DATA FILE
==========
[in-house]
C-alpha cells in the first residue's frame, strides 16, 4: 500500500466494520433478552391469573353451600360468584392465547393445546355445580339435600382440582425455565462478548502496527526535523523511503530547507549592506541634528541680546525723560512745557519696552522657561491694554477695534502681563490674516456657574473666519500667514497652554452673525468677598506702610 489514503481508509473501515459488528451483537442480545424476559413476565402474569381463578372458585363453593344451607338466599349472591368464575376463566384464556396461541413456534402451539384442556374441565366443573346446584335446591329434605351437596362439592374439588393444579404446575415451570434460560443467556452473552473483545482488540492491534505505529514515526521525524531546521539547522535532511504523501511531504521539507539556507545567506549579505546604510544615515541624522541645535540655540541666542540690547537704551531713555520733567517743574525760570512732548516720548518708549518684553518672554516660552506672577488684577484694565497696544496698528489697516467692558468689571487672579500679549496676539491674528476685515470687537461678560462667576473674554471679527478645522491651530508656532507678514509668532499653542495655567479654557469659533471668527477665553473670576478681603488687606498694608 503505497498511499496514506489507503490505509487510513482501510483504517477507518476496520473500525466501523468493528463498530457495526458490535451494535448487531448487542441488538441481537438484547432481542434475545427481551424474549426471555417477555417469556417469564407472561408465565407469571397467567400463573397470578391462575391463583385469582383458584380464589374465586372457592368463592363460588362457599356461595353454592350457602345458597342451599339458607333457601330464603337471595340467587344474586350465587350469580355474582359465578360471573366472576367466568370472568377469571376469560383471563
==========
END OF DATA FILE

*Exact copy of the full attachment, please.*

[in-house]
C-alpha cells in the first residue's frame, strides 16, 4: 500500500466494520433478552391469573353451600360468584392465547393445546355445580339435600382440582425455565462478548502496527526535523523511503530547507549592506541634528541680546525723560512745557519696552522657561491694554477695534502681563490674516456657574473666519500667514497652554452673525468677598506702610 489514503481508509473501515459488528451483537442480545424476559413476565402474569381463578372458585363453593344451607338466599349472591368464575376463566384464556396461541413456534402451539384442556374441565366443573346446584335446591329434605351437596362439592374439588393444579404446575415451570434460560443467556452473552473483545482488540492491534505505529514515526521525524531546521539547522535532511504523501511531504521539507539556507545567506549579505546604510544615515541624522541645535540655540541666542540690547537704551531713555520733567517743574525760570512732548516720548518708549518684553518672554516660552506672577488684577484694565497696544496698528489697516467692558468689571487672579500679549496676539491674528476685515470687537461678560462667576473674554471679527478645522491651530508656532507678514509668532499653542495655567479654557469659533471668527477665553473670576478681603488687606498694608 503505497498511499496514506489507503490505509487510513482501510483504517477507518476496520473500525466501523468493528463498530457495526458490535451494535448487531448487542441488538441481537438484547432481542434475545427481551424474549426471555417477555417469556417469564407472561408465565407469571397467567400463573397470578391462575391463583385469582383458584380464589374465586372457592368463592363460588362457599356461595353454592350457602345458597342451599339458607333457601330464603337471595340467587344474586350465587350469580355474582359465578360471573366472576367466568370472568377469571376469560383471563